The ongoing apostolic visitation of Institutes of Women Religious in the United States has been subject to a great deal of hostile commentary from some quarters, much of it disguised as news coverage. But Mother Mary Clare Millea, superior general of the Apostles of the Sacred Heart of Jesus, speaks with joy about her role as its Vatican-appointed overseer.
“[It] has already been a source of renewed spiritual energy for me. It’s truly a privilege to share with so many women religious our common love for Christ and our common longing for a Church more deeply united in joyful communion,” she recently told Our Sunday Visitor from Rome. “Our God is truly a God of endless surprises. When I said yes to this mission, I didn’t realize how much deeper my own commitment to my vocation would become.”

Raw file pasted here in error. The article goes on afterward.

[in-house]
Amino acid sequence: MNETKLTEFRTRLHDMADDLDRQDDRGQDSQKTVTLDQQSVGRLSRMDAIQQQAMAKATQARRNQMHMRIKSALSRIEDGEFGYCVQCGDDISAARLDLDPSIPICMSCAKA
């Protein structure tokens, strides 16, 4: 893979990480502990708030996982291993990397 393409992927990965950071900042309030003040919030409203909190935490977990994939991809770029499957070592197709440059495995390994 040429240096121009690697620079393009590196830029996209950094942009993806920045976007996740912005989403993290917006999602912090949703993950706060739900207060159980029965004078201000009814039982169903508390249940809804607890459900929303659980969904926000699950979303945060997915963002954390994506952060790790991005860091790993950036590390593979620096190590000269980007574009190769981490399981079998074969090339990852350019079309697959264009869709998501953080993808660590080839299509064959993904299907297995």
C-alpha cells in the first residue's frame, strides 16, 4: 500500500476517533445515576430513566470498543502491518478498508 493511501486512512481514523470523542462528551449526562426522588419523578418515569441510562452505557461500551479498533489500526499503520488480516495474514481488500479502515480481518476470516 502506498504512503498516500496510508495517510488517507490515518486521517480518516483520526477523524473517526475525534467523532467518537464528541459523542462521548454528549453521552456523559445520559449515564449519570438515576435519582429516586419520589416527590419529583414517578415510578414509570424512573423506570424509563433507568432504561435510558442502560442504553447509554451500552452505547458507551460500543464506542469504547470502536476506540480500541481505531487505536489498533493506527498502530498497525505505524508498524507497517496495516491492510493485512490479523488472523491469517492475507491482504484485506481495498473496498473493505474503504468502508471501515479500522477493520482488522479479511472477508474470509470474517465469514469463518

The process began with a solicitation of input from leaders of congregations, and dialogues, oral and written, with many of them, followed by a questionnaire asking for more detailed information about the congregations.
This spring, 35 congregations received an on-site visit; 56 more congregations will be visited before December.
Our Sunday Visitor: This apostolic visitation of women religious seems like it has been going on for a while. Who is it of? When is it over? When are we going to see something? And will convents be shut down? Is there a science do these different phases?